Years ago, as an agnostic college grad, I searched for answers as I struggled with my Jewish identity. A shul in my New Jersey hometown invited me to experience Shabbos. Having a special day each week to contemplate life, join kind families in conversation and song, raid bookshelves and go to shul was wonderful. I started keeping some semblance of Shabbos, but was still on the fence as to whether it was really for me.
My Jewish best friend from high school, who had moved to Hollywood and fell in love with a non-Jewish actress, was getting married. The wedding was being held on a yacht in California, on Shabbos. Along with three other long-time buddies, I had committed to being a groomsman at the wedding. My rabbi tried to convince me not to go, but I cared about my friends long before I cared about Shabbos.
We flew to San Francisco and took a week-long road trip down the coast to Newport Beach to the event. It was awful. My friends teased me for my newfound observance, impeding any effort I made to keep kosher, daven, play Jewish music or share anything I had been learning about. My bonds with once-close companions were being torn apart. I felt more hurt and alone than I had ever been in my entire life. I asked Hashem for help.
All of the wedding guests were booked to stay at a nice hotel and the ceremony was being held in a nearby harbor on Shabbos night. There were no shuls for miles, so my day plans were to just to hole up in our room with some food and books and have a private little Shabbos party by myself until it was time to leave.
Hashem had other plans.
By the time we pulled up to the front of the hotel on Friday afternoon, I was miserable and just wanted to go home. While waiting to check-in, I spotted a kid with a kippah and tzitzis stroll past. And then another one. They were the first frum Jews I’d seen all week. I was shocked to discover dozens of more Jewish teenagers hanging around buses in the parking lot. The lobby was buzzing with a hundred more! I ran to a man with a beard and a clipboard to ask what was going on.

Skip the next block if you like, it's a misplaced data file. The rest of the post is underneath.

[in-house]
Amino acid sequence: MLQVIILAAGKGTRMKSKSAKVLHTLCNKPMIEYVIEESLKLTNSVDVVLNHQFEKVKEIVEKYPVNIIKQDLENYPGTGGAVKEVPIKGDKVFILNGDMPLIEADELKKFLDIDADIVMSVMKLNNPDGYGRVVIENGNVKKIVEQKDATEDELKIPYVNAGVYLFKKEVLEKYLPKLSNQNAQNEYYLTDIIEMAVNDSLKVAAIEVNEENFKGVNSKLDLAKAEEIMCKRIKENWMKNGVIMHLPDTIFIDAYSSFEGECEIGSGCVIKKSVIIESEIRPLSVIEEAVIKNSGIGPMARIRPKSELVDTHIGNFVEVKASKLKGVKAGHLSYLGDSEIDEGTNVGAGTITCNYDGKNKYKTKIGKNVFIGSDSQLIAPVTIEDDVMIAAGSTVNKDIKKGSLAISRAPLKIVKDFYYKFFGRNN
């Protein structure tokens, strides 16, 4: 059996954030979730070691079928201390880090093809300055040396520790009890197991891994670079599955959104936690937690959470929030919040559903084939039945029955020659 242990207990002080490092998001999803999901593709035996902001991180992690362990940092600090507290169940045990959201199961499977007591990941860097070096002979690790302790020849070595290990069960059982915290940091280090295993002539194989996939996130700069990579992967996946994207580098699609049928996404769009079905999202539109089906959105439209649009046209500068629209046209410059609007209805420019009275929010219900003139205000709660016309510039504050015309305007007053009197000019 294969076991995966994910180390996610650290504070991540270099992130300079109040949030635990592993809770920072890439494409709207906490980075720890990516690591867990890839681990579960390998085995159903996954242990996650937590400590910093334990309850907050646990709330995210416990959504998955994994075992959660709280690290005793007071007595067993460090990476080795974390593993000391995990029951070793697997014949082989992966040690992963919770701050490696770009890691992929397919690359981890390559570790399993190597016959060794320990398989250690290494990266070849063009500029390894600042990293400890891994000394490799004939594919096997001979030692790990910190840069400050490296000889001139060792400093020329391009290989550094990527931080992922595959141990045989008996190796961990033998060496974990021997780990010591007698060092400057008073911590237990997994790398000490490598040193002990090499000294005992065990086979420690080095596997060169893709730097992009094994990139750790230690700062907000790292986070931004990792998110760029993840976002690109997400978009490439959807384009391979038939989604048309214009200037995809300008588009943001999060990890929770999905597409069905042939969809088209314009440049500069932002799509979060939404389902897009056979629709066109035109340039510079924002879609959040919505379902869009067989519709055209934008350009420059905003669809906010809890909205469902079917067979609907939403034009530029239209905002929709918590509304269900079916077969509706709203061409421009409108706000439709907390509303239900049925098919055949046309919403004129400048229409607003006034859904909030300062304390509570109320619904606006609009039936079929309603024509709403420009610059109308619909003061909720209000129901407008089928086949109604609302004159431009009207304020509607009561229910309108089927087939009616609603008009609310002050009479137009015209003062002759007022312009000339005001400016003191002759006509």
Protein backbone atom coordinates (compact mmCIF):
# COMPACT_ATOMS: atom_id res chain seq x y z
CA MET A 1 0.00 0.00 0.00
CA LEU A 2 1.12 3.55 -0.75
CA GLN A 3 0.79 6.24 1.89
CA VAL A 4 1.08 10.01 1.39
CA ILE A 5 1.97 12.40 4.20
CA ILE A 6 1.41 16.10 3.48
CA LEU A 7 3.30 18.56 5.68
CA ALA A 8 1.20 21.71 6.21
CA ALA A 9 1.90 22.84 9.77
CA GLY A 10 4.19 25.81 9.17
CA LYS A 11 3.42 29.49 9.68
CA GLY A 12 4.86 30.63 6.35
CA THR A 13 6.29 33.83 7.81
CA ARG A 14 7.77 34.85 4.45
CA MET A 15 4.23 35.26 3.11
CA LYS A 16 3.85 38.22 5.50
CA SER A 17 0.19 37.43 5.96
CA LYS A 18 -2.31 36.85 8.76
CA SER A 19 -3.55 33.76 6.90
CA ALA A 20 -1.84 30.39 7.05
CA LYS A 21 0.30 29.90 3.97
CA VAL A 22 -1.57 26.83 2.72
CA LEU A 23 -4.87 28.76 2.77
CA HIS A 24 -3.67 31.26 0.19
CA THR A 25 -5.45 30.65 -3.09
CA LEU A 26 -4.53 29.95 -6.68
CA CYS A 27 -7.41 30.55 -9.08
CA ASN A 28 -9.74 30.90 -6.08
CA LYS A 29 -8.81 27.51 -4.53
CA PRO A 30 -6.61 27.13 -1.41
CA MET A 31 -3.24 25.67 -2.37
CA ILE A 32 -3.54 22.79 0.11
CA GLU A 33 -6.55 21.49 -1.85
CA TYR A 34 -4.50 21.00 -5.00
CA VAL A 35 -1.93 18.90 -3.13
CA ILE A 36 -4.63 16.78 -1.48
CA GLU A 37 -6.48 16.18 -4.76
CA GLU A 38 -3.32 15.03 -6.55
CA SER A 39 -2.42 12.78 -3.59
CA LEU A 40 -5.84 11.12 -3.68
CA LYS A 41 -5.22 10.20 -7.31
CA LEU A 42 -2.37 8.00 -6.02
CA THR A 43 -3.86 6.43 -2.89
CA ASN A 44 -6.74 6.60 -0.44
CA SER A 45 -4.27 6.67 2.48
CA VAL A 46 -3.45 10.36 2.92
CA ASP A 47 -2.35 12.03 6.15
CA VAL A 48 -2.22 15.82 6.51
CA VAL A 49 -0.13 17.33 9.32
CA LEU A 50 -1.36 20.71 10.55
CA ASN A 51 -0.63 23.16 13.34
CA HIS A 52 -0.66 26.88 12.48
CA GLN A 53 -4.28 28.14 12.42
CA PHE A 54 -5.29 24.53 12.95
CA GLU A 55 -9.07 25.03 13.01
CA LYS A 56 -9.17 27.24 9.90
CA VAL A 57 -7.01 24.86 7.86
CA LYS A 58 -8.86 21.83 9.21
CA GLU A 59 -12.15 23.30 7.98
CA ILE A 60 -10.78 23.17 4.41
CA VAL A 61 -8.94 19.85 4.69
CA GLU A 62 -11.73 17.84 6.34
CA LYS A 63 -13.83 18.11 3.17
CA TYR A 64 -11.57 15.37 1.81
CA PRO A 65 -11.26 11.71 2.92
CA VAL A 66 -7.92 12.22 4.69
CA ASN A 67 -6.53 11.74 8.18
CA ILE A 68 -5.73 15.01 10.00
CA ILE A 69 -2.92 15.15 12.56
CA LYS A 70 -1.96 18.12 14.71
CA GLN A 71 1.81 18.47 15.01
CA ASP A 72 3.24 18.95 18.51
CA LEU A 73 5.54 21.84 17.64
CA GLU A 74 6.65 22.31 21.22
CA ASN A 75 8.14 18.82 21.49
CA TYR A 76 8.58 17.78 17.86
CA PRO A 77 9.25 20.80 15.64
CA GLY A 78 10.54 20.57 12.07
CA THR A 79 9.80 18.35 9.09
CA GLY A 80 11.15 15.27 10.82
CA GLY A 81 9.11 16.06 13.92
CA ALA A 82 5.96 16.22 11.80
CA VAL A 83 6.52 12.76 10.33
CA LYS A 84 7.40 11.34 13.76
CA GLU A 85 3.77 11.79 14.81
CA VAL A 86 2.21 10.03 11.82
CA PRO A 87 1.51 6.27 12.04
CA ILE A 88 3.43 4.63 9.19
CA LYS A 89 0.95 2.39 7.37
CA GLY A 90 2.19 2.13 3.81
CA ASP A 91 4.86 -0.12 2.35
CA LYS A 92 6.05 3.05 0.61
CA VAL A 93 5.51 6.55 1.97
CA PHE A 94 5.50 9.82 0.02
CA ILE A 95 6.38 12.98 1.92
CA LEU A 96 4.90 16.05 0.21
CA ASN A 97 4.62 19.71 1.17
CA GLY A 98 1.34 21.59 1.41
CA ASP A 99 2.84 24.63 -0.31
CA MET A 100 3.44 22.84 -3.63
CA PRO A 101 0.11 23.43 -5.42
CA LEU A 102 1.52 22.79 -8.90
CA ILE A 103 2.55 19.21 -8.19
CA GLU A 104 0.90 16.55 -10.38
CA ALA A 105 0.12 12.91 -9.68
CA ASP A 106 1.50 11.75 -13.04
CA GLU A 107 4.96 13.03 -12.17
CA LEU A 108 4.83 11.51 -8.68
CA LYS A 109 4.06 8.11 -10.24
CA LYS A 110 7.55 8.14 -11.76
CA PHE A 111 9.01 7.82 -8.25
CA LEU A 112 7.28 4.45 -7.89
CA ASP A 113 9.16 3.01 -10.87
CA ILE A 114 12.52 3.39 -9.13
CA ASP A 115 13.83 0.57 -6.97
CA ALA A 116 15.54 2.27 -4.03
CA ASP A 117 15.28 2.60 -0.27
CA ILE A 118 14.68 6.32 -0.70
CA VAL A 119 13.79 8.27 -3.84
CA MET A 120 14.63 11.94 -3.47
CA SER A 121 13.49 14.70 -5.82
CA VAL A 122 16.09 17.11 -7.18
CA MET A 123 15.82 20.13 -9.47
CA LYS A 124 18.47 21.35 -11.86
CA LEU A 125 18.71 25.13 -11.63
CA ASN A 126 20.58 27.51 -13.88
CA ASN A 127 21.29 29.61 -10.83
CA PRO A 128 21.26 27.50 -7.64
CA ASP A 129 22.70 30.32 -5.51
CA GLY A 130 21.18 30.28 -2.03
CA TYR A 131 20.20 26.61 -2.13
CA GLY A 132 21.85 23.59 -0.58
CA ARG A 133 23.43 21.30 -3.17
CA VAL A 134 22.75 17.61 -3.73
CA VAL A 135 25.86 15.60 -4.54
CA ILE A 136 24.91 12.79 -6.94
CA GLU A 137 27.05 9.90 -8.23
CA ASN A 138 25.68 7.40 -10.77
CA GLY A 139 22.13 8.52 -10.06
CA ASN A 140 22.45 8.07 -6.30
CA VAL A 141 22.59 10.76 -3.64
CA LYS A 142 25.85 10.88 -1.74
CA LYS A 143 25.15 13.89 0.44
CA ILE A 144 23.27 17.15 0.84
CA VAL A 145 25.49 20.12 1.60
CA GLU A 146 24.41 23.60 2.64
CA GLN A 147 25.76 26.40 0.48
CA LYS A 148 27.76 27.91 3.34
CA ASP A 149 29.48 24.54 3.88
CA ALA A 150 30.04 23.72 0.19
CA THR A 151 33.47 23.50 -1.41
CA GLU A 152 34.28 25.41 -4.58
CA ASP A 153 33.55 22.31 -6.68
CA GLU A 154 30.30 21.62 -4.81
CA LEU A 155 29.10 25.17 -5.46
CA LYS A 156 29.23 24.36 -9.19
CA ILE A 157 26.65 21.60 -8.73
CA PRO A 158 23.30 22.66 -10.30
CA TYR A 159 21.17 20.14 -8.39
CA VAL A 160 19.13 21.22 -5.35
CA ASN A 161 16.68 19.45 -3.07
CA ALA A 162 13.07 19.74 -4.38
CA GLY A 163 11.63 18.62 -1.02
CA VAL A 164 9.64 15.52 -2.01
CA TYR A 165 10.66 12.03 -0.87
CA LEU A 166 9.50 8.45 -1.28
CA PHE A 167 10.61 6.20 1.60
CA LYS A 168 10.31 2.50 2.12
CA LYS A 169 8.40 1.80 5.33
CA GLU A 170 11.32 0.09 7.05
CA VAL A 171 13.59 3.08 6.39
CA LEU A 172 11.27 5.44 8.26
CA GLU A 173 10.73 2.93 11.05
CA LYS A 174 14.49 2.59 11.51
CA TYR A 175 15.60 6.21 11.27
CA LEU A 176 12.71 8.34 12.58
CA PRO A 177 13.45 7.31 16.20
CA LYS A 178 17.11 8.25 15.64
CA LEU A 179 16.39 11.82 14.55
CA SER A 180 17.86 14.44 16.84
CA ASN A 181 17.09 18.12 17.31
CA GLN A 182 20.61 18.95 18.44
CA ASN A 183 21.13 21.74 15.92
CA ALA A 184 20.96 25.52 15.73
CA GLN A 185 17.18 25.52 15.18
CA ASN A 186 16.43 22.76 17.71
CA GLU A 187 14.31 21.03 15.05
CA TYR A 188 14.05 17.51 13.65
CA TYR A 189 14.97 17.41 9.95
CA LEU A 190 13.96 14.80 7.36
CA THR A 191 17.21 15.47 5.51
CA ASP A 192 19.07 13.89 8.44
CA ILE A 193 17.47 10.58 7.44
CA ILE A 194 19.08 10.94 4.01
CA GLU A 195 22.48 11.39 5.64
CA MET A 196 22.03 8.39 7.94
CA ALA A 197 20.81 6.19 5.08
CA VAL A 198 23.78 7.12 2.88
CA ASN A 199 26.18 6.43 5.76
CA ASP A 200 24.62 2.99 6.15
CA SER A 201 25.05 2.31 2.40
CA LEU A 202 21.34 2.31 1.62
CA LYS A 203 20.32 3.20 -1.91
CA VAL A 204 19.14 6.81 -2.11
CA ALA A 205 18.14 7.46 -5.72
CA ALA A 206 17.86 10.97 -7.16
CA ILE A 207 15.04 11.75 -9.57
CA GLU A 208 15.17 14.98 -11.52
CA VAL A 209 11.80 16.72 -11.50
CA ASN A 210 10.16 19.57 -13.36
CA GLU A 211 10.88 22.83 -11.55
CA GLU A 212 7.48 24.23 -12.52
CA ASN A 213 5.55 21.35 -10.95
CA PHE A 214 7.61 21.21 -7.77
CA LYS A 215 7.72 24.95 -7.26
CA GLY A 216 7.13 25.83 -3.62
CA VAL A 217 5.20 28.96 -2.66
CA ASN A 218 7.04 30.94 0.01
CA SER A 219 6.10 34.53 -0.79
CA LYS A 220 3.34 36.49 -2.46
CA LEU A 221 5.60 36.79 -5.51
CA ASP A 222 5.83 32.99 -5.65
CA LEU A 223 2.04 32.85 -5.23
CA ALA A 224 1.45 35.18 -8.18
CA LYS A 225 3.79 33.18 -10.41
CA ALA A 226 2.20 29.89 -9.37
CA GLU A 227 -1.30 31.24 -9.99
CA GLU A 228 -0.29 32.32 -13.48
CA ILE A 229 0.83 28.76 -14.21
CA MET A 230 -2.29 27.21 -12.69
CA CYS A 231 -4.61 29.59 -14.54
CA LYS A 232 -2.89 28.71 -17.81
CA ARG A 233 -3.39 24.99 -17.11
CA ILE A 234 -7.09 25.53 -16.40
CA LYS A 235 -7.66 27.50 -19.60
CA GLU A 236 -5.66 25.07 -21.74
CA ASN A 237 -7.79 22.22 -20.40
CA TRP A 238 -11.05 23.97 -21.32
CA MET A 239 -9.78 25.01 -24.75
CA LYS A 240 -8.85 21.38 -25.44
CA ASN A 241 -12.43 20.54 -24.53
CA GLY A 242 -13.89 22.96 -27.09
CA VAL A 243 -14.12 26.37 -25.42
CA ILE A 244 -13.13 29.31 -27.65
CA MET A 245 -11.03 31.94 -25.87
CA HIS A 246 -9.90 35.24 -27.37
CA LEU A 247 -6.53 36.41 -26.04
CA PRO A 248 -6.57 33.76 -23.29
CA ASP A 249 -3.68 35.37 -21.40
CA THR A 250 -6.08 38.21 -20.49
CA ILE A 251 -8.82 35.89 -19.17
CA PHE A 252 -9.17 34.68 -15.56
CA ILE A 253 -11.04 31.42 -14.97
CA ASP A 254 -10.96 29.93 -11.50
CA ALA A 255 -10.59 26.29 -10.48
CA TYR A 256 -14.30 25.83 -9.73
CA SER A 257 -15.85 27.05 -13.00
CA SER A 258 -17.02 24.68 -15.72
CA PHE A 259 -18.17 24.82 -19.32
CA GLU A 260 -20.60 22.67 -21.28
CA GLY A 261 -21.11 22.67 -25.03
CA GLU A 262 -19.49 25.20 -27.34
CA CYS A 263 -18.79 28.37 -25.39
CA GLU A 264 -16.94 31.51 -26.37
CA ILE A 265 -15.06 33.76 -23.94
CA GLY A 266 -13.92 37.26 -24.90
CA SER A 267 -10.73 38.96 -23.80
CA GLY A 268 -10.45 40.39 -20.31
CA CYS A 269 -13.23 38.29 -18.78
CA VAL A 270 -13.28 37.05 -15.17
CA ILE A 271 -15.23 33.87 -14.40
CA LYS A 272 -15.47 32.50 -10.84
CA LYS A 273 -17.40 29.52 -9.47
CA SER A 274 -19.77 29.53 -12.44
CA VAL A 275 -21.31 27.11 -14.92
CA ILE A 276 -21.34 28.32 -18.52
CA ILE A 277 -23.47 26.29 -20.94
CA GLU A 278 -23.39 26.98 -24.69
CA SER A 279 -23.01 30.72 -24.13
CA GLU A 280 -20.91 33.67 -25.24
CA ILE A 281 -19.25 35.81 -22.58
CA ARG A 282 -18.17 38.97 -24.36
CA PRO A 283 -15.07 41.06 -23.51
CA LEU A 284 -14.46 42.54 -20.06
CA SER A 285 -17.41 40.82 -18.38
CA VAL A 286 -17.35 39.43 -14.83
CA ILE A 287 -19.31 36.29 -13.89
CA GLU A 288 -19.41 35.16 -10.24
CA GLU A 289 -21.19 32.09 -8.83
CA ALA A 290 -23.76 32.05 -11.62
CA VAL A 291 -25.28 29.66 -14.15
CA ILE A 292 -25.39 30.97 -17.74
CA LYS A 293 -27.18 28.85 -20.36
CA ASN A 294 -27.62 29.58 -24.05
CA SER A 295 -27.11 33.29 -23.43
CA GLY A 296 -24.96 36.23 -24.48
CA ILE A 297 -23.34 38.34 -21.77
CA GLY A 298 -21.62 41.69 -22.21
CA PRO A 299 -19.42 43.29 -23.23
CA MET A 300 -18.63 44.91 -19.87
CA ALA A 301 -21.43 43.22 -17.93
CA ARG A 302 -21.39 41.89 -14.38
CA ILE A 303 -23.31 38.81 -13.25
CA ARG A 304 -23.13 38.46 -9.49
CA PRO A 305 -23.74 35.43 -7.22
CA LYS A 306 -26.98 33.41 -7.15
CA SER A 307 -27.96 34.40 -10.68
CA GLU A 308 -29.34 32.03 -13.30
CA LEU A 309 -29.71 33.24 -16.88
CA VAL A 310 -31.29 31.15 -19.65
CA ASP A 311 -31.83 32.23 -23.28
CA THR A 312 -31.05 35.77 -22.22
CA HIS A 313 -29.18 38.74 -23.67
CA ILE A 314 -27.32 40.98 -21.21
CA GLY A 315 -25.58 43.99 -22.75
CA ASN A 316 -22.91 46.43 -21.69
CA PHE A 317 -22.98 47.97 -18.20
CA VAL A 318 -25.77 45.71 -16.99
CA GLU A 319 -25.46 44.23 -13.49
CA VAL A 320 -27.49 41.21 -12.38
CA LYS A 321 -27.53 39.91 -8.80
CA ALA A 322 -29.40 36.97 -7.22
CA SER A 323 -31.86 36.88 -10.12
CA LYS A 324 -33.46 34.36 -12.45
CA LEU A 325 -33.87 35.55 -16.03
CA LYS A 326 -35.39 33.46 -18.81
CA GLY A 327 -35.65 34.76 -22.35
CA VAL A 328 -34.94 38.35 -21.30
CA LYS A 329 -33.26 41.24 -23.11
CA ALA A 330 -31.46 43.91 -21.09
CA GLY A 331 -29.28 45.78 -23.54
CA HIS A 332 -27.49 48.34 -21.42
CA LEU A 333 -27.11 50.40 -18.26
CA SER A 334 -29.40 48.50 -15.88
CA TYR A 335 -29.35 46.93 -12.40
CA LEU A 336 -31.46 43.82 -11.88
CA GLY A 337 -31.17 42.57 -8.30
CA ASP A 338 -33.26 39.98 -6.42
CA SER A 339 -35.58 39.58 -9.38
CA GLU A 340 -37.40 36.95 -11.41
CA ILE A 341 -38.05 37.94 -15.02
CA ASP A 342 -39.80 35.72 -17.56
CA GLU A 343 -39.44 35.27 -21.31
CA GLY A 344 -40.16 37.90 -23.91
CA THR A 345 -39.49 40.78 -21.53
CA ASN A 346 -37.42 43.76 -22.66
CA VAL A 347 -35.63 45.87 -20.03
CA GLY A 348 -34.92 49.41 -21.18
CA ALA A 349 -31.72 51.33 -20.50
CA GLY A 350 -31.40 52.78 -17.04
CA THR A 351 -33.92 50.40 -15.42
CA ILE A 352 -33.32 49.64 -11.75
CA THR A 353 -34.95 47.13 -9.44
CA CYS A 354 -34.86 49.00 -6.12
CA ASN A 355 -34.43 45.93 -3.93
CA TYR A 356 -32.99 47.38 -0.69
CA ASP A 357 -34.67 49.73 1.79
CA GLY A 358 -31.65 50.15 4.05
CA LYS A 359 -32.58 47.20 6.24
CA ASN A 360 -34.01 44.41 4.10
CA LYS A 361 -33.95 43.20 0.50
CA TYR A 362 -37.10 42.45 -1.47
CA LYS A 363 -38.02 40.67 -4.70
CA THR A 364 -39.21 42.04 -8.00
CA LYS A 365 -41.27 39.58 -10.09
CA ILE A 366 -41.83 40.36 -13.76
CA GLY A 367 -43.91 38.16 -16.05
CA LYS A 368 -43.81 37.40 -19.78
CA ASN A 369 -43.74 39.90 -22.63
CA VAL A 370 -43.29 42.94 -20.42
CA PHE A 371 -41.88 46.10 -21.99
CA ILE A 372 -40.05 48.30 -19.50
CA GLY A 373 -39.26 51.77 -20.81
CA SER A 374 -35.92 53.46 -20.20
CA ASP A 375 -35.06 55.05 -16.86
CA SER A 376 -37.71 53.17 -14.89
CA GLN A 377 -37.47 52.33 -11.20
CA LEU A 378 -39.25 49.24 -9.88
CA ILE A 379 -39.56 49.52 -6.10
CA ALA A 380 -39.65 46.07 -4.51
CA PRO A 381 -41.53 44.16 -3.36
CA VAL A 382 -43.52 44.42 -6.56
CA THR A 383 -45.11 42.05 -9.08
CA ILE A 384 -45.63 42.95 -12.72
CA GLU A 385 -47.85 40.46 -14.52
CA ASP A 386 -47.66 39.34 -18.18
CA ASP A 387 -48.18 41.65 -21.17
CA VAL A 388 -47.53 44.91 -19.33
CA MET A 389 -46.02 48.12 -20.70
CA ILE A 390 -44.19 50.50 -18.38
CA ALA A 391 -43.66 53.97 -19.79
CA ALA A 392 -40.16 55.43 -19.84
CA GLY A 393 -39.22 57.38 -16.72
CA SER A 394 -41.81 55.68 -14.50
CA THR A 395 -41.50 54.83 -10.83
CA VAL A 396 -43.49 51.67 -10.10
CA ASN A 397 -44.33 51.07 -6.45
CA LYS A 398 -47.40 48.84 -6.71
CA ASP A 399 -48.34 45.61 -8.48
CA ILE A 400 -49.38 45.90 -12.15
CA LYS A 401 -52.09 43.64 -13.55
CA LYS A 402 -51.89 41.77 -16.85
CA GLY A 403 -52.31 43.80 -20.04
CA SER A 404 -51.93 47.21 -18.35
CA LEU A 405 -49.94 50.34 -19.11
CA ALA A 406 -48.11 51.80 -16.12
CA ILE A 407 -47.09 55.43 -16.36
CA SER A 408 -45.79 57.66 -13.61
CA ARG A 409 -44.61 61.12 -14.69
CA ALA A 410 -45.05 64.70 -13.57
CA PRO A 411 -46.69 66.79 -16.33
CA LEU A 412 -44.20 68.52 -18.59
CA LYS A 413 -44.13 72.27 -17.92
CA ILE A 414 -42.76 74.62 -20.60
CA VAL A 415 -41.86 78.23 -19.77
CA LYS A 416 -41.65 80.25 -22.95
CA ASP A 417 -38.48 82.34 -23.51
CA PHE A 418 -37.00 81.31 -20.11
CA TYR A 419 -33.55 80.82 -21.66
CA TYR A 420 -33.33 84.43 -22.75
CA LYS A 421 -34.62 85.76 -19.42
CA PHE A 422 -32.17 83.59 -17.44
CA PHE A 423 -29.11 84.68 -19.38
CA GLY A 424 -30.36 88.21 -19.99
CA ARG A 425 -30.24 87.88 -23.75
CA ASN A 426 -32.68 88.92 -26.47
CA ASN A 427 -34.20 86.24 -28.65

NCSY was hosting its annual West Coast Shabbaton. Over 500 Orthodox teenagers from across the country were gathering at the exact same hotel as all of the intermarriage guests!
I told the rabbi about my situation. He welcomed me to join them for all the meals, minyanim, classes, anything I needed. It was too good to be true and yet it was true. The tables had turned and Shabbos Kodesh was now being served on a silver platter.
That evening, I put on a tuxedo and kippah and went to the wedding. As the boat cruised around the harbor before sunset, the bride and groom exchanged vows. I found two blown-out candles leftover from the ceremony and approached the bar to grab glasses to light them in. The groom’s father found me there and had the bartender bring out a bottle of Manischewitz he bought just for me. Right then and there, I lit Shabbos candles and made Kiddush for the first time.
My friends’ initial plan was to check out Saturday night and drive south to San Diego before flying back east, but now they wanted to leave in the morning instead. I pleaded with them to reconsider. They conceded for me to daven with the group and grab some kosher food-to-go before leaving. During Shacharis, I was so torn. Hashem clearly made this happen. Had I already done enough to honor Shabbos and could leave? Did He want me to ditch my friends for a bunch of strangers? I scrounged up some courage and told my friends that I was going to stay. I would take a train to San Diego after nightfall to meet them. They were furious.
On their way out of the hotel, they huffed into an elevator, which I skipped for the stairs. The elevator broke down and they were stuck inside for almost an hour. I went on my way and had a truly epic Shabbos, with delicious food, guest speakers, new friends and a Havdalah kumzitz finale. I no longer doubted Hashem’s existence or the value of Shabbos, the testament to Hashem being the Creator and Orchestrator of the Universe and all of our lives.